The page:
"Country": {
                "type": "string"
            },
            "Company": {
                "type": "string"
            }
        },
        "required": [
            "@@odata.etag",
            "ItemInternalId",
            "Title",
            "First Name",
            "Last Name",
            "Email",
            "Country",
            "Company"
        ]
    }
}

 

The @@odata.etag and ItemInternalId fields are auto-generated. You can just ignore them or remove them from the schema. Also, if some of your columns could potentially contain empty data (not all fields filled in) then you would need to remove those fields from the "required" section. For this example, I'll remove the auto-generated fields and assume that Country is optional (not required). My updated schema would look like:

{
    "type": "array",
    "items": {
        "type": "object",
        "properties": {
            "Title": {
                "type": "string"
            },
            "First Name": {
                "type": "string"
            },
            "Last Name": {
                "type": "string"
            },
            "Email": {
                "type": "string"
            },
            "Country": {
                "type": "string"
            },
            "Company": {
                "type": "string"
            }
        },
        "required": [
            "Title",
            "First Name",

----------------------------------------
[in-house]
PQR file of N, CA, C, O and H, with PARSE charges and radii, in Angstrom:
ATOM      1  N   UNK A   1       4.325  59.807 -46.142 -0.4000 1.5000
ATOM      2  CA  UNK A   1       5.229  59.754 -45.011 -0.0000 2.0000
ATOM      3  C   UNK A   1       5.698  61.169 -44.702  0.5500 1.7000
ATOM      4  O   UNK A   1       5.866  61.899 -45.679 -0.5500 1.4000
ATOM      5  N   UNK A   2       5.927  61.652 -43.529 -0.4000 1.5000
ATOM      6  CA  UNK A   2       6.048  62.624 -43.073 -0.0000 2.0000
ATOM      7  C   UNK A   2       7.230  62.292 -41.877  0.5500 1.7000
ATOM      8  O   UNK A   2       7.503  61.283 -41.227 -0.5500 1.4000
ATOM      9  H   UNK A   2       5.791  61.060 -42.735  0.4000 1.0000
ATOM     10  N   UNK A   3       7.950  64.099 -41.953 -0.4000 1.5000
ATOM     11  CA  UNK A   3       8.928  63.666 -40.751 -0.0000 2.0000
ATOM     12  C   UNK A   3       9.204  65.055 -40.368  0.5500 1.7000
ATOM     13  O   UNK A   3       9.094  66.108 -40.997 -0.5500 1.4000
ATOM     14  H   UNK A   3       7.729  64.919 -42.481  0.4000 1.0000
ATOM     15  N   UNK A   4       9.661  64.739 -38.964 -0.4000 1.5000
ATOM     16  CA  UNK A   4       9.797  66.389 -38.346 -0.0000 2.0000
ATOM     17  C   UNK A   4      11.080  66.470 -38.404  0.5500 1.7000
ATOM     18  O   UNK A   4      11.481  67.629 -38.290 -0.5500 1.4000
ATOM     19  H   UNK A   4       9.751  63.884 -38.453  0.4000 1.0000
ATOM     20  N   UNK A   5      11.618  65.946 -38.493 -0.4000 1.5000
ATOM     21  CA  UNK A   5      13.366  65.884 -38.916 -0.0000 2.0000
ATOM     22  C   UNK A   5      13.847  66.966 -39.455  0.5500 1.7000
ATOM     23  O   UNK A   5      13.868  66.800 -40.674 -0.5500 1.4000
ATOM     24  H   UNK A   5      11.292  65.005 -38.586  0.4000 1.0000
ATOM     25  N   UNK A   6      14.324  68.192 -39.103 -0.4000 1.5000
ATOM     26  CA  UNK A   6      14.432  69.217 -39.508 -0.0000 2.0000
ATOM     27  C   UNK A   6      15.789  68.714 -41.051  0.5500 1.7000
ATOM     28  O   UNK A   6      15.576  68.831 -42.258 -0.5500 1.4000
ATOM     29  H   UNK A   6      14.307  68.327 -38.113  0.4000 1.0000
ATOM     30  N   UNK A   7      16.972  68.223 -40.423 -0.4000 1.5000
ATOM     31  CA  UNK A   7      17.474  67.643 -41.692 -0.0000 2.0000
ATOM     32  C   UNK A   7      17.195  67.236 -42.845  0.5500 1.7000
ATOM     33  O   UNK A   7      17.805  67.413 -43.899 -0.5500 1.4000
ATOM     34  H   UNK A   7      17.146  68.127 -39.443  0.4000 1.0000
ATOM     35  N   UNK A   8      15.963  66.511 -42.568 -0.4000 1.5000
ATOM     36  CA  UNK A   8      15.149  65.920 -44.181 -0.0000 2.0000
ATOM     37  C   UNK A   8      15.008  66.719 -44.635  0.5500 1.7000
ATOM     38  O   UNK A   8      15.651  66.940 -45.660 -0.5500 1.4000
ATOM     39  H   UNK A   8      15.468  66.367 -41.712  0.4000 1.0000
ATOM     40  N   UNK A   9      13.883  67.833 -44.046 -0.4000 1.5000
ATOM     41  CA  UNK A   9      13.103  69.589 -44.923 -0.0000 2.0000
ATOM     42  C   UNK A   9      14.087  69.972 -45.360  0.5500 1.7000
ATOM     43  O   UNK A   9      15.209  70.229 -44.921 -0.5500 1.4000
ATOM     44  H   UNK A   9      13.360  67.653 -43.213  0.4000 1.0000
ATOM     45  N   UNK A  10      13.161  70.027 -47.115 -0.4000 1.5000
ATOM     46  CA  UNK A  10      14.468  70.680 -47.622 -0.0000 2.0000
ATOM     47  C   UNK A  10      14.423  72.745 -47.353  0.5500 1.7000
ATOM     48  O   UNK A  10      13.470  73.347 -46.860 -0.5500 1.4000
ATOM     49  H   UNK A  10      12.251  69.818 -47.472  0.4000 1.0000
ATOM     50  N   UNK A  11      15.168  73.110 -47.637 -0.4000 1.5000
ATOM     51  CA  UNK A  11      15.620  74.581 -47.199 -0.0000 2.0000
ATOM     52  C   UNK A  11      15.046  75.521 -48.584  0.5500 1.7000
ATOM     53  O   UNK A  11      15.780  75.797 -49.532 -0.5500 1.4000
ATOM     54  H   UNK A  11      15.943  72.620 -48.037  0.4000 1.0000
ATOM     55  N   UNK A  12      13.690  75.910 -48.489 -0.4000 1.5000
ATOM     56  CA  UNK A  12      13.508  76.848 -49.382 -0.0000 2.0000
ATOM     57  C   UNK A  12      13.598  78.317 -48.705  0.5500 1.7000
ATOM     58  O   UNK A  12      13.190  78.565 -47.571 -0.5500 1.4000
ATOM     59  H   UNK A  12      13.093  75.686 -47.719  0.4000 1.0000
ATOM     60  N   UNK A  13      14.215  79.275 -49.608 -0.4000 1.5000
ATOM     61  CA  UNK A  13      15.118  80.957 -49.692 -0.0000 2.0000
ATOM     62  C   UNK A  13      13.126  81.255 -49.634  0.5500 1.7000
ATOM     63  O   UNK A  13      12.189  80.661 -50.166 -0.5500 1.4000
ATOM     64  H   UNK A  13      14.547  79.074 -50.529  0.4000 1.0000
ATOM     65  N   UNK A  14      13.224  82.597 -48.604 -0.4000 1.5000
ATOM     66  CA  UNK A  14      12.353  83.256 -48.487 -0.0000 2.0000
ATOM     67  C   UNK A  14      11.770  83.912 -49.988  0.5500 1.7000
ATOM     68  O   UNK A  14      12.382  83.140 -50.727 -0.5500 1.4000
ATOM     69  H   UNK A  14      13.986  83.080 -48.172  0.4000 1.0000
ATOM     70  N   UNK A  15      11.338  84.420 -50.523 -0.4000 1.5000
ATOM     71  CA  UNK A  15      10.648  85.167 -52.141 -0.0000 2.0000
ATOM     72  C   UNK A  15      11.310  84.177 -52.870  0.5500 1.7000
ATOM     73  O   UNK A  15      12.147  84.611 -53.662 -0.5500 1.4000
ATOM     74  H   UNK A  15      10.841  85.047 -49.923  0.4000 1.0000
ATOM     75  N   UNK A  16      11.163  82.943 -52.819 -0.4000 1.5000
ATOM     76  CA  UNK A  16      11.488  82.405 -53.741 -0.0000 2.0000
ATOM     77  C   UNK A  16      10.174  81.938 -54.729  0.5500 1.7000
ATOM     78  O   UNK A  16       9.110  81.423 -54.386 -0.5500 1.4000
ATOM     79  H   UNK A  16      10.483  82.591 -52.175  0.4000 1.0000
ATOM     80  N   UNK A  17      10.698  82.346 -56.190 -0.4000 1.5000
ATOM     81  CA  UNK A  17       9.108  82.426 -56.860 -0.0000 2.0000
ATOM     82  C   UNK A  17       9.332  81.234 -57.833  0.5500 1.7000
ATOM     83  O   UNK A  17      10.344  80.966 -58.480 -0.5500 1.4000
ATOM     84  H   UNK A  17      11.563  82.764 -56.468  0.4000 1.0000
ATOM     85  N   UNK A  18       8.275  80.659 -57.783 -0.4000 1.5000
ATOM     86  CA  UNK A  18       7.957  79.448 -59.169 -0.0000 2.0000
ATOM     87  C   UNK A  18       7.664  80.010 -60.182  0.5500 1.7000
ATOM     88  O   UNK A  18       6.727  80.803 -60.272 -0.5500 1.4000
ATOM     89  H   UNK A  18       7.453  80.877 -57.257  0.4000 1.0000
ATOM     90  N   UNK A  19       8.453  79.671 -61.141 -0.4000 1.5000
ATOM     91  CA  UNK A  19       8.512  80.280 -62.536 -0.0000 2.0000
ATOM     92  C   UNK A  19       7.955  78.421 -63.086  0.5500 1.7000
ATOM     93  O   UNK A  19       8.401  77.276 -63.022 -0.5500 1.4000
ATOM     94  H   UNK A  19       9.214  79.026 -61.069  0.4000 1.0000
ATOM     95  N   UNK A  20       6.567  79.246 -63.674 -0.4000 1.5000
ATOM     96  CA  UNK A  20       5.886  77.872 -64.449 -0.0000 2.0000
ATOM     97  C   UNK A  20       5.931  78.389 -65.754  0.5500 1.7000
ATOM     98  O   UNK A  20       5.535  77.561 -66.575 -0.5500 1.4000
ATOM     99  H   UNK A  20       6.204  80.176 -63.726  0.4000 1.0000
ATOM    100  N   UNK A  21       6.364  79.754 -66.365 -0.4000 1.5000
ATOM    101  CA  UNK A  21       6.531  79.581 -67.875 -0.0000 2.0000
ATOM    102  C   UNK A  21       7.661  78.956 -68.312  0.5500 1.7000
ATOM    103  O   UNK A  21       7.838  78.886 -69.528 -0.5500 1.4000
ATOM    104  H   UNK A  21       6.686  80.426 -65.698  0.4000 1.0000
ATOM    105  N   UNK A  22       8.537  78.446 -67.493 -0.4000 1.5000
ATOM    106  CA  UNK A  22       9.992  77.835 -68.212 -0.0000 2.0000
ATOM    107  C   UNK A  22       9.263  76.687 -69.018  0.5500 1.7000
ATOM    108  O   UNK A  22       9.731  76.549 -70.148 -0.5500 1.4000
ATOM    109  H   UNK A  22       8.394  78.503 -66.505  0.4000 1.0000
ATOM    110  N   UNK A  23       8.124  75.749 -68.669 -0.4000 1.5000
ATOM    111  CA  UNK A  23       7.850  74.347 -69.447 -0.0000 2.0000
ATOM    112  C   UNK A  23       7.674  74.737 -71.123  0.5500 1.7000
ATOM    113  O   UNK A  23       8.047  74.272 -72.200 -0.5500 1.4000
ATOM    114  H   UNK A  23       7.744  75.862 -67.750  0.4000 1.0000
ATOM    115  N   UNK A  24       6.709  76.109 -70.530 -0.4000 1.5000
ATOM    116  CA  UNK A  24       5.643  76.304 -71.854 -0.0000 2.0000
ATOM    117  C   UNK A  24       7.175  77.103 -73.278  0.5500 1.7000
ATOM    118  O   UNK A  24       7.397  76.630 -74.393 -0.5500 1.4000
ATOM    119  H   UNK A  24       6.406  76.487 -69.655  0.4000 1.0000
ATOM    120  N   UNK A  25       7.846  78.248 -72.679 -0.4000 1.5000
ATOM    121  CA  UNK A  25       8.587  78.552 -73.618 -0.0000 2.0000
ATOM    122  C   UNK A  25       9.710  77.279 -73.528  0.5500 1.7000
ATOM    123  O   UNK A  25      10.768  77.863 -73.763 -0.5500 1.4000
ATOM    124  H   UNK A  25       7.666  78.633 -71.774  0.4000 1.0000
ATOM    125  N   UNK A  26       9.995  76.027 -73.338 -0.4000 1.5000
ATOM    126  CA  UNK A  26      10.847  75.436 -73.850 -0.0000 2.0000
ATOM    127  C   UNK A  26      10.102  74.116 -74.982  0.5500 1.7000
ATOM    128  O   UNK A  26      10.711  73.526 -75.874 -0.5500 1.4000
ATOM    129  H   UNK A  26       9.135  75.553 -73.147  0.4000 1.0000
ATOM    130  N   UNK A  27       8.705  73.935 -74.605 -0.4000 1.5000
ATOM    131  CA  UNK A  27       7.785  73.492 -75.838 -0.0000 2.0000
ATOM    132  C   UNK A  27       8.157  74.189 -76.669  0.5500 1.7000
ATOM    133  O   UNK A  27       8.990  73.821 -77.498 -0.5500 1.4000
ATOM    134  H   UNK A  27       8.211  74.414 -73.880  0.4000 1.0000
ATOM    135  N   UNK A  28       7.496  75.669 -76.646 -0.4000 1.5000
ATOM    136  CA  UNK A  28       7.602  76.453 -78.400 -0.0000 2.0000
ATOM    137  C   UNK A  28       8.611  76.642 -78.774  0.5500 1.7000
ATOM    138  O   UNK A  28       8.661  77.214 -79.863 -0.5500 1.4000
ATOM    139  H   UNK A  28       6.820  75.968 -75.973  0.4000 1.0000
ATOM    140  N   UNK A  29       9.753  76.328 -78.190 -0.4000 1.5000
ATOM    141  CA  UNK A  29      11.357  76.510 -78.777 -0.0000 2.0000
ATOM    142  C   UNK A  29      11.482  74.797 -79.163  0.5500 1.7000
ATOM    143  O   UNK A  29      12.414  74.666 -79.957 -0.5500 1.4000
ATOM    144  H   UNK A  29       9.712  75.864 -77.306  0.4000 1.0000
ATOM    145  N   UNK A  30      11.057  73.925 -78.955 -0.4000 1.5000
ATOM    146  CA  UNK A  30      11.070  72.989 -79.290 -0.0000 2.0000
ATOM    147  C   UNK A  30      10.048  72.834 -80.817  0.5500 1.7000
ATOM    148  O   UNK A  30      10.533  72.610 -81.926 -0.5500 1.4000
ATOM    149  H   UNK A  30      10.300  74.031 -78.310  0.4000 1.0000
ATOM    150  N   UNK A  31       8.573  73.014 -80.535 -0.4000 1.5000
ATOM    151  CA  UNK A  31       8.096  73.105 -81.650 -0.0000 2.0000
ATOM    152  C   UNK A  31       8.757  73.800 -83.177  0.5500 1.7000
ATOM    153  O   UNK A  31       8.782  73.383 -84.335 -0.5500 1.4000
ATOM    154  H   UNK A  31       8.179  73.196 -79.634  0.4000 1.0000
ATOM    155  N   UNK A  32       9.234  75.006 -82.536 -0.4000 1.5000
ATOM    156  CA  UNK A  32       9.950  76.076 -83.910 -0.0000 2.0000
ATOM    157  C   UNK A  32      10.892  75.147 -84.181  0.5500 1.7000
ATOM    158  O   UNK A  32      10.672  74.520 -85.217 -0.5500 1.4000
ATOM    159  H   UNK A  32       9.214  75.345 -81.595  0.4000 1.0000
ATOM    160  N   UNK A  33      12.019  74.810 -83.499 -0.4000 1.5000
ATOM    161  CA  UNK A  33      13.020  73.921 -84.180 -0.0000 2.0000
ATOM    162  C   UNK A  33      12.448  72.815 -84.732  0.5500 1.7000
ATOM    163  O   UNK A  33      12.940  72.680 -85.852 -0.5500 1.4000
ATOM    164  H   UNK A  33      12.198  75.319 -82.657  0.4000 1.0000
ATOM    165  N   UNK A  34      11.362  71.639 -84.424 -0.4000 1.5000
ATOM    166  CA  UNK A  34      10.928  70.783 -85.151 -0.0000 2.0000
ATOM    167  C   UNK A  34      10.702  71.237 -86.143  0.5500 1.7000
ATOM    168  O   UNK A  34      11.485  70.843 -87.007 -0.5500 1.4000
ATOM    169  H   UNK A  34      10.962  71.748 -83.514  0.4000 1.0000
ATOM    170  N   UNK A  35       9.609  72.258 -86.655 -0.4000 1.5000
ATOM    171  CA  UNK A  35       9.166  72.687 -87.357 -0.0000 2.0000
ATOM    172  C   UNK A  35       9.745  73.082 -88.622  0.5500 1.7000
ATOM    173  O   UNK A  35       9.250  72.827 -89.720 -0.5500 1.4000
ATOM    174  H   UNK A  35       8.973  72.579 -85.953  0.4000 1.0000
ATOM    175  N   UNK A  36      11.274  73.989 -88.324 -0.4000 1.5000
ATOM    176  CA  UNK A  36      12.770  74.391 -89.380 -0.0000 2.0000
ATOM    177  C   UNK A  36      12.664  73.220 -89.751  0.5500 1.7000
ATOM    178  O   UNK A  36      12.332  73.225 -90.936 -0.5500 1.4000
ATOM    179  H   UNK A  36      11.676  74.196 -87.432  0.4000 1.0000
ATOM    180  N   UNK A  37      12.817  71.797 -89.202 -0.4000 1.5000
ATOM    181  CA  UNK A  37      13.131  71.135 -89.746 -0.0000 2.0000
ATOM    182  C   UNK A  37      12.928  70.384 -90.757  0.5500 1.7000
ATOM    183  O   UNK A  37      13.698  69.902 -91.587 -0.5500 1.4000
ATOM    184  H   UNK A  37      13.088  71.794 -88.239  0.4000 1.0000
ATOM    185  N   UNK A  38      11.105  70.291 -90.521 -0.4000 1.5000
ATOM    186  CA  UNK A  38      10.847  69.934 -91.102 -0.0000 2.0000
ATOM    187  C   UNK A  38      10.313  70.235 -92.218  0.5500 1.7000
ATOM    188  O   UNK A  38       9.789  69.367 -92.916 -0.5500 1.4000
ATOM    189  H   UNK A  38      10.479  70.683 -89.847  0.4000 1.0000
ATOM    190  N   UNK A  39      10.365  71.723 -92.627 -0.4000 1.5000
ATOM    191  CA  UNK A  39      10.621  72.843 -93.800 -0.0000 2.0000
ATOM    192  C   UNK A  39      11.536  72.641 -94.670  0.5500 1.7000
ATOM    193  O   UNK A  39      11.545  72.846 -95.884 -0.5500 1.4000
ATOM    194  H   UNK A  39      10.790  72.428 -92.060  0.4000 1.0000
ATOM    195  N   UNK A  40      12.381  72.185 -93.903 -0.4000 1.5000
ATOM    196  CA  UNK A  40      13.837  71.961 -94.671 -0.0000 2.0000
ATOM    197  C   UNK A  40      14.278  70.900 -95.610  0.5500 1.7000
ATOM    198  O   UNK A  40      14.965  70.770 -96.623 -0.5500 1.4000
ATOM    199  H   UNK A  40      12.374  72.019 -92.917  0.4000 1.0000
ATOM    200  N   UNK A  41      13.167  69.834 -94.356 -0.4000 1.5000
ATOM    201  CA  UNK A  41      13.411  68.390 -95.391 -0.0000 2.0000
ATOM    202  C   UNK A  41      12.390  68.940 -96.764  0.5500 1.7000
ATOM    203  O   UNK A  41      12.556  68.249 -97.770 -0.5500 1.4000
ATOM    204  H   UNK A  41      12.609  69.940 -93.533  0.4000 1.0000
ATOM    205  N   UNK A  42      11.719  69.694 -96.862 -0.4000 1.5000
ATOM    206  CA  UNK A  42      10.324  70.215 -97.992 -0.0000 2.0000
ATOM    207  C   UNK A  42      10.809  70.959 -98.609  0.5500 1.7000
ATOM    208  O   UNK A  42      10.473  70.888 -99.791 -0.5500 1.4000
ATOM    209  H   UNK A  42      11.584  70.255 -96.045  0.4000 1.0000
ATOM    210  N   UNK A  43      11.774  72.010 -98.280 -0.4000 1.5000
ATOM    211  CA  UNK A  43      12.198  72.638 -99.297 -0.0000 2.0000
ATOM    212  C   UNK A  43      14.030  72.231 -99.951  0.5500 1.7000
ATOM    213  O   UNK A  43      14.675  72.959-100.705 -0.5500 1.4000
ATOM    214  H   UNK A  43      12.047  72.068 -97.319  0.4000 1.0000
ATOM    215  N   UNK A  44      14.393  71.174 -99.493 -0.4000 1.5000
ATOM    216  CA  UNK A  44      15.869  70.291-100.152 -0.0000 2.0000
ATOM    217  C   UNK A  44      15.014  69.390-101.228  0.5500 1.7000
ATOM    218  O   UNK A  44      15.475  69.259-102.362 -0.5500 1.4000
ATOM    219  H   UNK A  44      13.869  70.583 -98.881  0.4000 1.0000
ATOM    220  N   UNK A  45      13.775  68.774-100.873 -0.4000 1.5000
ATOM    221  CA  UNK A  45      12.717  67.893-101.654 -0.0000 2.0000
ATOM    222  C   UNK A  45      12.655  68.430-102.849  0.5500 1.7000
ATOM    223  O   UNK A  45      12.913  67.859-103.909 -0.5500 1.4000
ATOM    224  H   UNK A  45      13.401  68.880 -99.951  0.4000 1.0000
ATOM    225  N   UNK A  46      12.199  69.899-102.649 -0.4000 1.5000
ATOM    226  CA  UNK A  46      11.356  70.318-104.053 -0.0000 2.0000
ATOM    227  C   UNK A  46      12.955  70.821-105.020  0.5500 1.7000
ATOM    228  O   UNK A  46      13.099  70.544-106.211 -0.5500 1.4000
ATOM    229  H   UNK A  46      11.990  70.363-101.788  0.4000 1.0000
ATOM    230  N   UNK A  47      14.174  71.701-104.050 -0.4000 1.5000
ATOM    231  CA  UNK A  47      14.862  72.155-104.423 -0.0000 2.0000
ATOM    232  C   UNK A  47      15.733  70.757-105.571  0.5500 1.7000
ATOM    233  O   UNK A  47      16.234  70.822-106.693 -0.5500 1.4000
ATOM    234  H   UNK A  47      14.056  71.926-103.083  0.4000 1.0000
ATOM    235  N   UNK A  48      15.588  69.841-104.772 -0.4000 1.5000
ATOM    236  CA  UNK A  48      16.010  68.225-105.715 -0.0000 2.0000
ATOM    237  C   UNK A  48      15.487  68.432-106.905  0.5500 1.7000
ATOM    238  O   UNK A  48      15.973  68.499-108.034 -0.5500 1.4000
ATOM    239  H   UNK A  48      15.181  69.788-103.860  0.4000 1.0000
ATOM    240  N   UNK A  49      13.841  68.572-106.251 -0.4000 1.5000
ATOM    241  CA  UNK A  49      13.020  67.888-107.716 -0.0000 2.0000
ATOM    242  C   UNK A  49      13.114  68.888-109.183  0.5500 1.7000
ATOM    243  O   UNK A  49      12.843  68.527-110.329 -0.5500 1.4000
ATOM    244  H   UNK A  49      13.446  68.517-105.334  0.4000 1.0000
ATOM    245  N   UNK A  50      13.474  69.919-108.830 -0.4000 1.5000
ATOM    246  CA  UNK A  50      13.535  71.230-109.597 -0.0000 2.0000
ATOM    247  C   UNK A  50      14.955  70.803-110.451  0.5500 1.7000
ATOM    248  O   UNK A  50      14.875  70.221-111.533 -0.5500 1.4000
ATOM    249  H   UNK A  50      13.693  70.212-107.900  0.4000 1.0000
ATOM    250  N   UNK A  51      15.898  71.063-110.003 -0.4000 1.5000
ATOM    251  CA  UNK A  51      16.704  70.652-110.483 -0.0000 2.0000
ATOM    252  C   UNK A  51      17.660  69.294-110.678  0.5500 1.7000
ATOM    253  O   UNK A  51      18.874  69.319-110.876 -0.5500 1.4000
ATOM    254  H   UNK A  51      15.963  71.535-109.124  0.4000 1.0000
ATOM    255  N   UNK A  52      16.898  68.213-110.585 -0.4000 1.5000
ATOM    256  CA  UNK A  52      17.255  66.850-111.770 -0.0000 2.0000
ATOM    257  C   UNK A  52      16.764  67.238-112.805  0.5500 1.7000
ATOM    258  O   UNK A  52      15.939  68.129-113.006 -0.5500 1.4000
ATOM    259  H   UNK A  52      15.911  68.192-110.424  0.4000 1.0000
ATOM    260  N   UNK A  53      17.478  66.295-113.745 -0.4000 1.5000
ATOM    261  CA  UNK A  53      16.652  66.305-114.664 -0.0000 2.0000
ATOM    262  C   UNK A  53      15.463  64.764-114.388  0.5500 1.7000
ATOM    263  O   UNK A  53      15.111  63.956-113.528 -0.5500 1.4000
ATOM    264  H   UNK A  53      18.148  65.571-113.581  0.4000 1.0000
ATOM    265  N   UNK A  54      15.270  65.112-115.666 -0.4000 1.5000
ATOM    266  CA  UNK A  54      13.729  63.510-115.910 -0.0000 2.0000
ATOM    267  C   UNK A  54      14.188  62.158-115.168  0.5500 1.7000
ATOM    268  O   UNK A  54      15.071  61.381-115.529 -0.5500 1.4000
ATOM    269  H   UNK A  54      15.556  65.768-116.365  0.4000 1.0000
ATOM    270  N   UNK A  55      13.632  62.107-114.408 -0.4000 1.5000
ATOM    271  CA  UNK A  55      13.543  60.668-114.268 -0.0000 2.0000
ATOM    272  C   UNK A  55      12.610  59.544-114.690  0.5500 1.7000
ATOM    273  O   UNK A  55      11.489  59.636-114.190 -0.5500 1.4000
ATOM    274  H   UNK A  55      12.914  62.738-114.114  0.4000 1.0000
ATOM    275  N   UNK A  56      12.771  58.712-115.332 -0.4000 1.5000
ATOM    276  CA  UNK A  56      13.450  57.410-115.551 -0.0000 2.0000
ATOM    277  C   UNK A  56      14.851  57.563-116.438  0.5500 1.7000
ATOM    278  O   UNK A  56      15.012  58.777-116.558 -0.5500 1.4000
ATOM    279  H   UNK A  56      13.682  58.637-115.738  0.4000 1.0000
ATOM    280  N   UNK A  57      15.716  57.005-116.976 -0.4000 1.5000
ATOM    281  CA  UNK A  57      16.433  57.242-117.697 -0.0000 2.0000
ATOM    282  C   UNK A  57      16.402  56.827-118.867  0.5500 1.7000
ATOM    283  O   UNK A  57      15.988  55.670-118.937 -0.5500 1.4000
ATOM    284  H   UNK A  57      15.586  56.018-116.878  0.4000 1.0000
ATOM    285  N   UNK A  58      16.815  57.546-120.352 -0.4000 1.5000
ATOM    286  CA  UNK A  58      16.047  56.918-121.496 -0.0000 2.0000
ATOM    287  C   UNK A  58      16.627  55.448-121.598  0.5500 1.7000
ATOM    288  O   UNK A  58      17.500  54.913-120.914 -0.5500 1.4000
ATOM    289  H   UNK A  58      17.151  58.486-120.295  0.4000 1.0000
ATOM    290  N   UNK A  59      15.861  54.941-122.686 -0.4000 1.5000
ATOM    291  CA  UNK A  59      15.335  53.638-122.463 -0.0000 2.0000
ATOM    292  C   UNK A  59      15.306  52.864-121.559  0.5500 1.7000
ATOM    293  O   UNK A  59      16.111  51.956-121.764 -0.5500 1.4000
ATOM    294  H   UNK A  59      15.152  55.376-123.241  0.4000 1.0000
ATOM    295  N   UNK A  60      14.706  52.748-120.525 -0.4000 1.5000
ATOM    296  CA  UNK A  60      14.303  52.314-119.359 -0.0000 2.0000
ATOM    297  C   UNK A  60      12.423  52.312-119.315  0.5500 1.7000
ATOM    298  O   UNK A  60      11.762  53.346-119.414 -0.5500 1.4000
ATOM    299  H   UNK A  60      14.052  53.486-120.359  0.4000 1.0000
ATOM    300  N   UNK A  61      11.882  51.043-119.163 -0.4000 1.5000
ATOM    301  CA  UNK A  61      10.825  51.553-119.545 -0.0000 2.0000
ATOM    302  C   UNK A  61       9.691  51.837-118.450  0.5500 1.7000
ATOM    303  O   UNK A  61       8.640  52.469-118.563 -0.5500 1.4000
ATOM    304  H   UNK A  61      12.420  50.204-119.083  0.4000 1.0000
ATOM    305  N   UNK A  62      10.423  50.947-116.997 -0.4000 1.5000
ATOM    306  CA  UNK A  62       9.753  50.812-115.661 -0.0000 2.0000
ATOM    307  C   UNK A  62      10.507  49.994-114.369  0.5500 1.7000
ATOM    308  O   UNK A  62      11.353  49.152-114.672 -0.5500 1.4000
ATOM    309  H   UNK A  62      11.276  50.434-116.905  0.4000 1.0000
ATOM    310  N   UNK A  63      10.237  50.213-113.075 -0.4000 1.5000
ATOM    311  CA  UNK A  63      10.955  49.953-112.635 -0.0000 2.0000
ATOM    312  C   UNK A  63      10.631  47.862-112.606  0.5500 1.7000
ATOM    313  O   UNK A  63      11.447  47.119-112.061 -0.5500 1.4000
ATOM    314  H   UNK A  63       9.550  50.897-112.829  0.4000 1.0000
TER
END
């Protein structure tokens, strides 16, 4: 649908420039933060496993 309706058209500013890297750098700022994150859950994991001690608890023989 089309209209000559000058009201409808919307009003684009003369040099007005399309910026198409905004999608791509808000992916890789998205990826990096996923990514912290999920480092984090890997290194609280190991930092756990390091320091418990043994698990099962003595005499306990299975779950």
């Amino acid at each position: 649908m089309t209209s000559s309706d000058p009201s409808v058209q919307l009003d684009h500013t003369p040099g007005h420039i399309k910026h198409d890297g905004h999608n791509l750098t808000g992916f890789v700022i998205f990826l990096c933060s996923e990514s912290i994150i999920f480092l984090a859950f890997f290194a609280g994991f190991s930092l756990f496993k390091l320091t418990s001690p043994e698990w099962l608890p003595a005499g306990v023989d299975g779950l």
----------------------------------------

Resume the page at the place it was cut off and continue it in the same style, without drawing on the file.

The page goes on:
"Last Name",
            "Email",
            "Company"
        ]
    }
}

 

The Apply to each iterates over each of the rows (using the Body from Parse JSON), and for each one, creates a new item in the list.

grantjenkins_6-1668647956958.png

 

And that's it - you should now have items been added into your list.

 

 

 

EXAMPLE 2 - NOT using JSON Schema

 

As an alternative option, you could bypass the Parse JSON and reference the fields directly. See full flow below:

grantjenkins_7-1668648800383.png

 

For the Apply to each, you would now just pass in value from List rows present in a table.

 

And for each of the values you would use the following expressions:

//Example
items('Apply_to_each')?['Excel_Column_Name']

//Actual
items('Apply_to_each')?['Title']
items('Apply_to_each')?['First Name']
items('Apply_to_each')?['Last Name']
items('Apply_to_each')?['Email']
items('Apply_to_each')?['Country']
items('Apply_to_each')?['Company']

 

This would give you the same result as option 1 and might be a bit easier for your scenario.


----------------------------------------------------------------------
If I've answered your question, please mark the post as Solved.
If you like my response, please consider giving it a Thumbs Up.

Thank you so much! Works like a dream!